On Sunday, from 7 until 9 p.m., the Log House Museum museum will display at the base of the Alki Beach Statue of Liberty statue a small portion of notes, art and other items left there after the terrorist attacks of 9/11.
The notes, cards, teddy bears, drawings, miniature fire engines, silk flowers, photos, candleholders, knitted art, baseball caps and badges with police and fire department insignia fill nine 18-gallon plastic bins.
A typical note reads, “Hurt the USA — yes. Defeat the USA — never. God bless the USA.”
In the hours and days after Seattleites watched on television the unfolding tragedy of Sept. 11, 2001, they instinctively went to be together in two public places.
The major gathering was at the International Fountain at Seattle Center.
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But hundreds also were drawn to the 8 ½-foot-high replica of the Statue of Liberty at Alki Beach, where they left all those memories that filled the plastic bins and then went into storage.
“You could just feel it in the air. They had to touch the Statue of Liberty. It was a connection they had to have,” remembers Carol Vincent.
She is the membership secretary for the Log House Museum that’s a block away from the statue and is a repository for this neighborhood that’s called “The birthplace of Seattle.”
Seattle Parks and Recreation asked the museum to preserve all those 9/11 memories that people had left at the statue. A small portion of those notes and various other items will be displayed at the base of the statue from 7-9 p.m. Sunday, the 10th anniversary of the attacks.
The museum will trust you to properly handle the memories. They won’t be cordoned off, so you can pick up that firefighter’s helmet on which someone took a felt pen and spelled out, “God bless our heros.”
By the time some of the material ended up in the storage bins, it had rained; you can see some drawings and writing that is streaked.
Some of the items left at the statue are a bit more unusual. A man left a 25-cent “lucky coin” that had part of it blown off in a circular manner, as if a bullet had gone through it. “It saved my life,” the man said, according to a museum note.
Those walking by the Alki statue (in 2007, a new one replaced the original that had been damaged by time and vandalism) may not know its history. It is 1/18th the size of the original Statue of Liberty and was placed there in 1952 as part of a national Boy Scouts campaign in which some 200 such statues found homes around the country.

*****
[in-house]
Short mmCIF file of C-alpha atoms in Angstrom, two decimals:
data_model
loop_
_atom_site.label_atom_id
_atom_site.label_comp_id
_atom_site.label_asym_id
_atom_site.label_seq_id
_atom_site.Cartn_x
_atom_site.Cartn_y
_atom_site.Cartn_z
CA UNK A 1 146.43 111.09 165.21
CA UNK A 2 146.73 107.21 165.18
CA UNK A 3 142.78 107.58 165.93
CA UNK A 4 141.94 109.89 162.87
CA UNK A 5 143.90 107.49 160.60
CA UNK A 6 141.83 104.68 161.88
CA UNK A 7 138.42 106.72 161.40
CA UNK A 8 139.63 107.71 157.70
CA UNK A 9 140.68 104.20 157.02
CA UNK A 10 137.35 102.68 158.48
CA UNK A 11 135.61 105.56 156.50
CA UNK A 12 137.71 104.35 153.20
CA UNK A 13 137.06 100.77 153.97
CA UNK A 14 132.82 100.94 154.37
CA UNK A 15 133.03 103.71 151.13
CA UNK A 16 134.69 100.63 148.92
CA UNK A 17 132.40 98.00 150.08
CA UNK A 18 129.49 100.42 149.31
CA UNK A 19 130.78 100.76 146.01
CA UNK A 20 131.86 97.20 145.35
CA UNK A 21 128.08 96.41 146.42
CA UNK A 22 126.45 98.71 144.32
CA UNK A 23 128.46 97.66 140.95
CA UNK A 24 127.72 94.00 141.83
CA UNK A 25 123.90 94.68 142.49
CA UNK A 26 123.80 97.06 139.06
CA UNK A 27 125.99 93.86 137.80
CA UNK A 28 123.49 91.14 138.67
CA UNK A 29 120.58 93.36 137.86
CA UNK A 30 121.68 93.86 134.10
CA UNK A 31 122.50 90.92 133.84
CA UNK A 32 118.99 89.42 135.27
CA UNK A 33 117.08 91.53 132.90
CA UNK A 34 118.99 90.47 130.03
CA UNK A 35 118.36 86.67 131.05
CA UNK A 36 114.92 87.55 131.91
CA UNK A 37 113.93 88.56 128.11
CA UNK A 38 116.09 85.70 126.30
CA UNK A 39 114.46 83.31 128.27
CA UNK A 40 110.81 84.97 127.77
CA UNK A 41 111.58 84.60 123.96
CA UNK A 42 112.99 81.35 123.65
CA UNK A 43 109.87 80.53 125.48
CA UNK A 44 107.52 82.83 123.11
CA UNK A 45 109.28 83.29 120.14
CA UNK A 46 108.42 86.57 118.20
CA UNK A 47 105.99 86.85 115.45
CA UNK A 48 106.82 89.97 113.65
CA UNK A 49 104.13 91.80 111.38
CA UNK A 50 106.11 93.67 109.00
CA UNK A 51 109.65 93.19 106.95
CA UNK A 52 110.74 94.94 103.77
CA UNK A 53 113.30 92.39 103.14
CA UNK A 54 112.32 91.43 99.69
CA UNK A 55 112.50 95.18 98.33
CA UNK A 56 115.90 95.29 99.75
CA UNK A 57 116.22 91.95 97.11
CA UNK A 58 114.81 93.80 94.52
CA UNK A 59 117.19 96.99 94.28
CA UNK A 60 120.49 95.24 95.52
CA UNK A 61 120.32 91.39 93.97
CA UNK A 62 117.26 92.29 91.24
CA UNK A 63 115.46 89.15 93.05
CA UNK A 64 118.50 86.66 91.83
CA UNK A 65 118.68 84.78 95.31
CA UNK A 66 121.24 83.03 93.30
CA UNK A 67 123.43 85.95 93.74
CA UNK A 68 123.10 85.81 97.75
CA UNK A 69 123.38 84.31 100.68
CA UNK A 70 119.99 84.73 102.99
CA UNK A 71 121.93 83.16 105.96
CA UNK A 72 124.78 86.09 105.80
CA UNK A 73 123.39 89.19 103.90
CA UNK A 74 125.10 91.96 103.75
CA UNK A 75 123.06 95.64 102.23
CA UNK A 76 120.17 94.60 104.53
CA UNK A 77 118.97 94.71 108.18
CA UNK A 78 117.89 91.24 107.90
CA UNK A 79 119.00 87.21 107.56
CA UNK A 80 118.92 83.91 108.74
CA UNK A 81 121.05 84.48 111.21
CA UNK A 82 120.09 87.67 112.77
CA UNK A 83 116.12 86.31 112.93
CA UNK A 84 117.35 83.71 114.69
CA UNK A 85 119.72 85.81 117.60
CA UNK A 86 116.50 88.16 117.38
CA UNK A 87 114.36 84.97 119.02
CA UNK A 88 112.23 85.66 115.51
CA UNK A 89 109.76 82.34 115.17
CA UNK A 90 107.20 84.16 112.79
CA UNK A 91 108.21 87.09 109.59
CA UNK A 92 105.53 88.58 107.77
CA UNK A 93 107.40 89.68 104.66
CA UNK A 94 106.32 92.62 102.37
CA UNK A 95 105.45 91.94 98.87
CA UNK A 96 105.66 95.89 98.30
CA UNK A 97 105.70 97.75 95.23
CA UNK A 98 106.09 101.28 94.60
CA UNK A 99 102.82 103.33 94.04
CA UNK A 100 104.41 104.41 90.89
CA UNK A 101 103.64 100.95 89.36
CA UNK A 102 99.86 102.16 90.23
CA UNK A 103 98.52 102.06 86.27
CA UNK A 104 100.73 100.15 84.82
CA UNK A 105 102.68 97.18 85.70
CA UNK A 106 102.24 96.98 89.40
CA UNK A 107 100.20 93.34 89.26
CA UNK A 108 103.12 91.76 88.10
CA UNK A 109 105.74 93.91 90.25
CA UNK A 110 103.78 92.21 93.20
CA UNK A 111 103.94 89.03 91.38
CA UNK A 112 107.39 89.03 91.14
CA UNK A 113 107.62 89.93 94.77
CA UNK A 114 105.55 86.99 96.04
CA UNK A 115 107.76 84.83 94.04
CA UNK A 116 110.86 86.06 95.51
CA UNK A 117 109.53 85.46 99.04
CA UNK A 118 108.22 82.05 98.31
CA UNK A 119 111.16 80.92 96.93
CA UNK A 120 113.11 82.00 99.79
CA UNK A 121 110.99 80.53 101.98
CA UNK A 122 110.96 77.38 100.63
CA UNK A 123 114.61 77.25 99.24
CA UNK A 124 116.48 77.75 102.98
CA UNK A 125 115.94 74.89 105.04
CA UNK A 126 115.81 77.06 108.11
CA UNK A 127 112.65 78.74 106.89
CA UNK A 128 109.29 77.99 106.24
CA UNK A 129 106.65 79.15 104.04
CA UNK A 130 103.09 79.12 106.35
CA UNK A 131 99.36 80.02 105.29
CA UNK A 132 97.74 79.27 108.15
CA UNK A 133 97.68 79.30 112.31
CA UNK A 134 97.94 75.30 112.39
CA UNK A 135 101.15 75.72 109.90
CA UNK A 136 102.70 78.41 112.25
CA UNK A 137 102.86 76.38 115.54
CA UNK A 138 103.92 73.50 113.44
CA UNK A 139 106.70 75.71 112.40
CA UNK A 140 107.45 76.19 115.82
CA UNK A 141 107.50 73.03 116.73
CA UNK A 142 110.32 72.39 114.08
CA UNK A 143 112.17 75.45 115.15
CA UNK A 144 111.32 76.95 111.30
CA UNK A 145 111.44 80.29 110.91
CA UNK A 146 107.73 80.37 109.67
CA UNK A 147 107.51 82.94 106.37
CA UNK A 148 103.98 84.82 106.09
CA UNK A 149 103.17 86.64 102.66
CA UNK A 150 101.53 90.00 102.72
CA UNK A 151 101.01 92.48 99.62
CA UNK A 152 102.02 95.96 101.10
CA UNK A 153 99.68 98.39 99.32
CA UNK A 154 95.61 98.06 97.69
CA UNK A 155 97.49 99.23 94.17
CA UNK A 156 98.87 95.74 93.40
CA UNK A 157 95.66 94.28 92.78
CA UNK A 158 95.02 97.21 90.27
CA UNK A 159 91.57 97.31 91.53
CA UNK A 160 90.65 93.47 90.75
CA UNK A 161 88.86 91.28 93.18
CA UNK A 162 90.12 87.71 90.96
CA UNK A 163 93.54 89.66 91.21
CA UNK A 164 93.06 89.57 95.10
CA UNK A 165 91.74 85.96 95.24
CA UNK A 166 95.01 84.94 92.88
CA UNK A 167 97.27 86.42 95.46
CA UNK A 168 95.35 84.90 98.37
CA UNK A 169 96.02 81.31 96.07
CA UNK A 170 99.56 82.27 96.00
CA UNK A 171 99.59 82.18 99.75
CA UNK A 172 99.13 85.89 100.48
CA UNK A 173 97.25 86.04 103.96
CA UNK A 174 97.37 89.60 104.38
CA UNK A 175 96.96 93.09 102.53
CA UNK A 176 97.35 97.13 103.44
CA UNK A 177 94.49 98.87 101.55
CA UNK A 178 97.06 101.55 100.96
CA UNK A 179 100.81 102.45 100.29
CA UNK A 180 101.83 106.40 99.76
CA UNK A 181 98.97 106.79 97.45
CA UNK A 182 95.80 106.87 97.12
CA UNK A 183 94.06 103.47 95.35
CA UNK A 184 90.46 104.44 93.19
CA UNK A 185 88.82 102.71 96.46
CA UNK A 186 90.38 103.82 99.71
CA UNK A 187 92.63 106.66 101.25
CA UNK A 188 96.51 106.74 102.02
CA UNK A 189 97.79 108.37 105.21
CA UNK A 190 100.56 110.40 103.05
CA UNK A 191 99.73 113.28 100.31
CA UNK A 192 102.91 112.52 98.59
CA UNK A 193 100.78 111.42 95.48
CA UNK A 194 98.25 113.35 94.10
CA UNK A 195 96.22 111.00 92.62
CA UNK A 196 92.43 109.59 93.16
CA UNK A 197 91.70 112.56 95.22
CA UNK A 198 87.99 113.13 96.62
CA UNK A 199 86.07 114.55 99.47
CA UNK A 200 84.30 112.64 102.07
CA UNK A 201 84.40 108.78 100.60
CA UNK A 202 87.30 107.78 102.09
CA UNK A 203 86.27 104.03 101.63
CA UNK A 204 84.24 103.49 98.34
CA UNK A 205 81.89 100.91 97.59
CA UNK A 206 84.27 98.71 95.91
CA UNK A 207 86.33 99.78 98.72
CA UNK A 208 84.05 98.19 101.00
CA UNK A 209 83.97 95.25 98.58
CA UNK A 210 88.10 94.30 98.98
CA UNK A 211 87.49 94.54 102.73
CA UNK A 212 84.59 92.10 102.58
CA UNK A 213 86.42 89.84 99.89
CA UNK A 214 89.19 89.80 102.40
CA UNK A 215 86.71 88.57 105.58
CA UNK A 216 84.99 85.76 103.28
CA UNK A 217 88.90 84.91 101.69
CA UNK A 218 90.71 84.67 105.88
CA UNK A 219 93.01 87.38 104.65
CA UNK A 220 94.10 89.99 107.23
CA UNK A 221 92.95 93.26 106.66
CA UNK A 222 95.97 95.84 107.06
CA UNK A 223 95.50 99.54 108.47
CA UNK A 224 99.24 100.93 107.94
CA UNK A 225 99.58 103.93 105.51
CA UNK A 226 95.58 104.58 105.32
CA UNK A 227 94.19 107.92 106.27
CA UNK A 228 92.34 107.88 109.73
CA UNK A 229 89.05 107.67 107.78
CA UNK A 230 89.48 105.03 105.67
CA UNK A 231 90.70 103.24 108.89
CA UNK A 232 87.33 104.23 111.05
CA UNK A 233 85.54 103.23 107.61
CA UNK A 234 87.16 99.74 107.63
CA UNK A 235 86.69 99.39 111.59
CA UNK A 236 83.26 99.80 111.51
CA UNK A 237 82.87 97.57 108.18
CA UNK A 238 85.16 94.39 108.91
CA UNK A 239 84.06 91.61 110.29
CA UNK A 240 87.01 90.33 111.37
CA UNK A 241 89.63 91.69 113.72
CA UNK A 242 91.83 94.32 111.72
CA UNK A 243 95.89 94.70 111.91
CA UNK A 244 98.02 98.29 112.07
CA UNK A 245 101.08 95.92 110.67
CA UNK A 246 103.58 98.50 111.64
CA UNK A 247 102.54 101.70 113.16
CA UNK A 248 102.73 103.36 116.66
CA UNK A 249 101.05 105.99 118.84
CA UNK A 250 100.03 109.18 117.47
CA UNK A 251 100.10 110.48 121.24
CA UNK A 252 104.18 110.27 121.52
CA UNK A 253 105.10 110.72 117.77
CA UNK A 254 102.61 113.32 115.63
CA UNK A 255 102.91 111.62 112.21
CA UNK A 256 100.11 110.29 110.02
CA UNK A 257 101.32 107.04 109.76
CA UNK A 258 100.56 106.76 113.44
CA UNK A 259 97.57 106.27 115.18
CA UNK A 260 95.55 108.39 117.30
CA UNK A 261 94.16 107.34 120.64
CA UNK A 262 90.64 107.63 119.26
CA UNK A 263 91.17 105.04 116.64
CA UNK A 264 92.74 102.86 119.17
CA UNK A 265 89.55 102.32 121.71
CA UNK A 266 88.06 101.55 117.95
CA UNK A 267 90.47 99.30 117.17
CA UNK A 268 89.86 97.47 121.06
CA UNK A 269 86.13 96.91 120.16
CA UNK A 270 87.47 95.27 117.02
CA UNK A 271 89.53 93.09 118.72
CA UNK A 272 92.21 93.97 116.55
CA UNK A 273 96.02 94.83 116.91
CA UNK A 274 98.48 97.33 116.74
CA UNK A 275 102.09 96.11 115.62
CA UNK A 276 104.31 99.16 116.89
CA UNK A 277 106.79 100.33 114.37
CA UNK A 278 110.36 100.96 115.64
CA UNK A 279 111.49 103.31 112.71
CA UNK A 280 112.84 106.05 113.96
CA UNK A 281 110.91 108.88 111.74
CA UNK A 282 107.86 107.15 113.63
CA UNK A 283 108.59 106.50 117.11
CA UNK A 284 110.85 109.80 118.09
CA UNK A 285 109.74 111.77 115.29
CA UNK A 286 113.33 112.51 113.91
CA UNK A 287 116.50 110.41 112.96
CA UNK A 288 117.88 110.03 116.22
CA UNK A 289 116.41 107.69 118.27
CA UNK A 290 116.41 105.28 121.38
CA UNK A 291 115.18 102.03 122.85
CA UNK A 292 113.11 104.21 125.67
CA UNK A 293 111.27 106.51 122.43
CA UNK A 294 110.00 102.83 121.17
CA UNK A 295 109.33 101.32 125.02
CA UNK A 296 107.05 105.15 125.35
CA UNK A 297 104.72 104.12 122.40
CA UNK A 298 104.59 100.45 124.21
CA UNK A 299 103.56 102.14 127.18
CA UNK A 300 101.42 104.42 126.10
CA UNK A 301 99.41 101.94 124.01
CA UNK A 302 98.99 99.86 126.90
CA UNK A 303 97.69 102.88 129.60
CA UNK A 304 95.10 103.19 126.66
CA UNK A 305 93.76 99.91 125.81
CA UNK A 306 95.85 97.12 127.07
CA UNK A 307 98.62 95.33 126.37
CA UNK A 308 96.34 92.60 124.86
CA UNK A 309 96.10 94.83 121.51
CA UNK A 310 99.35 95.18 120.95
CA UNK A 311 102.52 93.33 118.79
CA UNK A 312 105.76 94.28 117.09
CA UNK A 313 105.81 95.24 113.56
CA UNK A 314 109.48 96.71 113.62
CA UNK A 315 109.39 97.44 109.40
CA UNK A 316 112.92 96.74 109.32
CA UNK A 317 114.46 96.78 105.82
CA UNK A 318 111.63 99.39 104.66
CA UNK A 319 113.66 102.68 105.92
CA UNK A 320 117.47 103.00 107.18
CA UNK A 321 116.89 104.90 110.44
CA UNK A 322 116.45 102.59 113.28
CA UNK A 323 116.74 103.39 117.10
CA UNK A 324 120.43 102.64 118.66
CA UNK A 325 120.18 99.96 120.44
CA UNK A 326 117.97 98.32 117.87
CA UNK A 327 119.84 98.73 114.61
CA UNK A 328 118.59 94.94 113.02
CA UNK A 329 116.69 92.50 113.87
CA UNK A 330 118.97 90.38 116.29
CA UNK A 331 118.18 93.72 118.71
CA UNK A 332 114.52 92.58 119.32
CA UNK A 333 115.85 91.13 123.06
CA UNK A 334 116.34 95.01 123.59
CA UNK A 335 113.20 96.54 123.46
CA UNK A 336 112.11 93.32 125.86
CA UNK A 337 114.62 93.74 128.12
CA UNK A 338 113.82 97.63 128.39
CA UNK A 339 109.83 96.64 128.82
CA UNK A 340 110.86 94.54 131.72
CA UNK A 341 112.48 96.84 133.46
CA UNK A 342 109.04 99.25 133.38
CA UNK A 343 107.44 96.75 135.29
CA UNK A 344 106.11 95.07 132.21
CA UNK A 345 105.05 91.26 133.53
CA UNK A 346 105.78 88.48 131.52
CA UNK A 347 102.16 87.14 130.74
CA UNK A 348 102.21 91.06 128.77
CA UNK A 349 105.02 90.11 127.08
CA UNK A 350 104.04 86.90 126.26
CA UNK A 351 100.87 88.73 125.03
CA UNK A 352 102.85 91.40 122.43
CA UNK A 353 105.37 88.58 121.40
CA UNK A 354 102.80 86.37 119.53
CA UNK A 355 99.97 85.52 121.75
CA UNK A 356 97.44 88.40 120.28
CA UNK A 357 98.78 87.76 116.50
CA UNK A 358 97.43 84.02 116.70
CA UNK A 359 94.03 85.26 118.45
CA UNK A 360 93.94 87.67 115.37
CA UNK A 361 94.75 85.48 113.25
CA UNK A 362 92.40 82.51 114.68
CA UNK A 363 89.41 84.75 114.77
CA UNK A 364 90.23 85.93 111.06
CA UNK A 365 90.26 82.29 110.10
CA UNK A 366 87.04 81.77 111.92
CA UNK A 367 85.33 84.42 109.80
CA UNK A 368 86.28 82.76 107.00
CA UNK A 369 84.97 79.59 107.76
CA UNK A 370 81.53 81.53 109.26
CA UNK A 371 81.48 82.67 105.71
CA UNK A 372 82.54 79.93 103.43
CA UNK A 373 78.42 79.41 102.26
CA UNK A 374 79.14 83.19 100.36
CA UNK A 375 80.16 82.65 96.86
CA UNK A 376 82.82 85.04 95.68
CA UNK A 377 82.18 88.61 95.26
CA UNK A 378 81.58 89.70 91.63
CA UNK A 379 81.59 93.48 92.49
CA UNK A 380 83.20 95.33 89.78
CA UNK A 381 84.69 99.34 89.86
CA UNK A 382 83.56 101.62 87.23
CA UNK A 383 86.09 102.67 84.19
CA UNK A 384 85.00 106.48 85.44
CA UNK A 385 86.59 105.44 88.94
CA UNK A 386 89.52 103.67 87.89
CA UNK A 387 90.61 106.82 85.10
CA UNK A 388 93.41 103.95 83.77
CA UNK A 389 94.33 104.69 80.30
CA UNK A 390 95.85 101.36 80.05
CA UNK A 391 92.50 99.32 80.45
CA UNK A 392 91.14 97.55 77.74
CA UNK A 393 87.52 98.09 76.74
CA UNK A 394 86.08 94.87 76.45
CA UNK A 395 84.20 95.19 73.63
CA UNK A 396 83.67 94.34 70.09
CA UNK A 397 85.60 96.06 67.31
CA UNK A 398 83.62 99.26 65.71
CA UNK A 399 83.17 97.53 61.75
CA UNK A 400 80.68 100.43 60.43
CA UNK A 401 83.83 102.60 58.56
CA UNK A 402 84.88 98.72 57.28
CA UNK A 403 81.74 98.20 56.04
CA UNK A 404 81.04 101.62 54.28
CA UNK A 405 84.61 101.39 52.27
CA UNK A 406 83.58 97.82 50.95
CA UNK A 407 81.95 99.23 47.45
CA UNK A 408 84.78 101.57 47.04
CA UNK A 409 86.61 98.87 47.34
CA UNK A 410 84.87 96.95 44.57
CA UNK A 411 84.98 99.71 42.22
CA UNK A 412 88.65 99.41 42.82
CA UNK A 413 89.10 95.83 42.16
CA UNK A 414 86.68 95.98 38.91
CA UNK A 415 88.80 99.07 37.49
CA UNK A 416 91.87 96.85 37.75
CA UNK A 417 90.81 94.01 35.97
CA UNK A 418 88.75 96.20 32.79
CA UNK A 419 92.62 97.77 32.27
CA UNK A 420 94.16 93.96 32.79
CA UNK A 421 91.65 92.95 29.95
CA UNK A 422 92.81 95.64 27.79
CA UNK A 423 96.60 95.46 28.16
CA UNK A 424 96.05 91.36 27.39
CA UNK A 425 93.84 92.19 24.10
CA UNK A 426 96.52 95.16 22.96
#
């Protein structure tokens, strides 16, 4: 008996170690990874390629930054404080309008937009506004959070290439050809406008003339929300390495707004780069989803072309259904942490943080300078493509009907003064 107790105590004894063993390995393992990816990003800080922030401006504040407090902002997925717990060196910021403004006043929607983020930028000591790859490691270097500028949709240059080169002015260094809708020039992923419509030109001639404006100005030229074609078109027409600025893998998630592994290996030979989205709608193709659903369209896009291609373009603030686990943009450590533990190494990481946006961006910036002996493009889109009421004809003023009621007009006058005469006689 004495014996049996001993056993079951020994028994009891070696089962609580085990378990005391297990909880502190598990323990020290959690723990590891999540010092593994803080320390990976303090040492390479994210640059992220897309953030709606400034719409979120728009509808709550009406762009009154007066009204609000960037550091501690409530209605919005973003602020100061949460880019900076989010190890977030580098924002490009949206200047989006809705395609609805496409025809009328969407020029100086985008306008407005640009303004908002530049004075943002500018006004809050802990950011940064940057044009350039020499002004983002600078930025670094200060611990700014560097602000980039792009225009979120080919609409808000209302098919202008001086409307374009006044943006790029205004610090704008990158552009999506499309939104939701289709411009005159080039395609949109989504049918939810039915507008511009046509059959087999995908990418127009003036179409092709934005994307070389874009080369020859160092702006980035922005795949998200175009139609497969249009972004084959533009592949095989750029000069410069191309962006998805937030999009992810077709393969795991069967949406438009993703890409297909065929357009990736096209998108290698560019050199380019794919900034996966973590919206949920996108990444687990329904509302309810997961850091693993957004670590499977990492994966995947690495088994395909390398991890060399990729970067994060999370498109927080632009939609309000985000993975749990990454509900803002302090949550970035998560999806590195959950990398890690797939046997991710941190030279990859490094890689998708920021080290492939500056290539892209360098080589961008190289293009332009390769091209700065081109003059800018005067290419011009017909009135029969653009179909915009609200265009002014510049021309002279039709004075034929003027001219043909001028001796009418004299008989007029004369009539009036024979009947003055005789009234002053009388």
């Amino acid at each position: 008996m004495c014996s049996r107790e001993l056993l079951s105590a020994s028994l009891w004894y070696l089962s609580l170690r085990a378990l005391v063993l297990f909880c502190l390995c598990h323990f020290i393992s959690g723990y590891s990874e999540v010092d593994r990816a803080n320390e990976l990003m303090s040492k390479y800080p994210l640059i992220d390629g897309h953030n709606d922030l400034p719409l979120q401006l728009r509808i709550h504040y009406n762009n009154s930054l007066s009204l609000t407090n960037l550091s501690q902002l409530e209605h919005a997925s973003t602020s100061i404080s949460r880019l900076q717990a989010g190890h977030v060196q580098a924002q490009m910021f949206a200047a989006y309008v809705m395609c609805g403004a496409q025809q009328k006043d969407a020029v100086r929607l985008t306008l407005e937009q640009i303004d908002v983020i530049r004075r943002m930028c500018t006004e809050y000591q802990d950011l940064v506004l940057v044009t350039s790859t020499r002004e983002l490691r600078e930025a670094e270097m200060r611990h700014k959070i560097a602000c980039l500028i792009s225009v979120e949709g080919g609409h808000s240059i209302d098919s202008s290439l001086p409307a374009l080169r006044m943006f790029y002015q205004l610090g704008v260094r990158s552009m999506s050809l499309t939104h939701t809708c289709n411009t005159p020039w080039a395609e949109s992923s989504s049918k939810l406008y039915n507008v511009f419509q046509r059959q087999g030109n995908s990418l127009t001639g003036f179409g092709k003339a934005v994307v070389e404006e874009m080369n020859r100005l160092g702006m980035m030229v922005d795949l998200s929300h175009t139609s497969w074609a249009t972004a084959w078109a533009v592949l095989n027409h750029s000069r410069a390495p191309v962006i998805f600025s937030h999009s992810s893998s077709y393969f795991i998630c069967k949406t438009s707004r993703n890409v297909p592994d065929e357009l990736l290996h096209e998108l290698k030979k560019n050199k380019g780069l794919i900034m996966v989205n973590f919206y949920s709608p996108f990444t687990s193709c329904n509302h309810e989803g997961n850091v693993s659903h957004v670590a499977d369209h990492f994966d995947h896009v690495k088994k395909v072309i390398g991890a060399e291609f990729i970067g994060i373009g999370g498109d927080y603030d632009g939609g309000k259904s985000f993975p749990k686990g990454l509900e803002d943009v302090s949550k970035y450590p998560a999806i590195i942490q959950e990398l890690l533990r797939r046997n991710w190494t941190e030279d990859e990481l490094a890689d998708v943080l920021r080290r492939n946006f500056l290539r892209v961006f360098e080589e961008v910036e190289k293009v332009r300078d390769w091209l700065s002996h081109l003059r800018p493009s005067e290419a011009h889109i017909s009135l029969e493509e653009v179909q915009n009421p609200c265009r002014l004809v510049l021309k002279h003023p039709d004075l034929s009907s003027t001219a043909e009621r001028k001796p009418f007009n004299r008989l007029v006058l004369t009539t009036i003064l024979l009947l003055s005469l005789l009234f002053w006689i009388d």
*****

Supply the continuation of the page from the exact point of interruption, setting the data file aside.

Over the decades, it has become an integral part of the beach, and Vincent says the statue seems appropriate there.
She points out that the white pioneers who first settled at the beach called Alki Point “New York Alki.” The name didn’t stick when Alki didn’t quite grow to be a metropolis.
Sarah Frederick is the museum manager who put together the exhibit. She read the dozens of notes and went through all the artifacts.
The items were inert, but the emotional impact was still there a decade later, says Frederick.
“It was the simple ones, the ones done by little kids, of homemade construction paper” that got to her, says Frederick..
There is a child’s drawing showing three American flags surrounding the lettering, “God bless you and us.”
There is another child’s drawing showing four kids, with caption bubbles coming from them: “Love.” “Freedom.” “Peace on earth.”
From adults, there are a few charged notes such as, “God bless every one. Except Arabs!!” But for the most part, in sometimes long letters, adults try to somehow deal with their feelings that day.
A woman named Ginger writes about how she was watching a movie on TV, when a newscaster broke in, and the newscaster “was going on about how the people were trying to get out of the buildings and debris was flying everywhere, but then she realized some of it was not debris. It was people jumping out of windows … “
Ginger concludes the note with, “be strong together.”
The museum has a small part of its 9/11 collection in its permanent exhibits.
Frederick remembers a visiting New York City firefighter wondering why people in a city so far away from New York cared so much, and why Seattleites found solace by going to the Alki Statue of Liberty.
Frederick says, “To me it seems it is an obvious symbol. It’s liberty and patriotism. People need something like that.”
Erik Lacitis: 206-464-2237 or firstname.lastname@example.org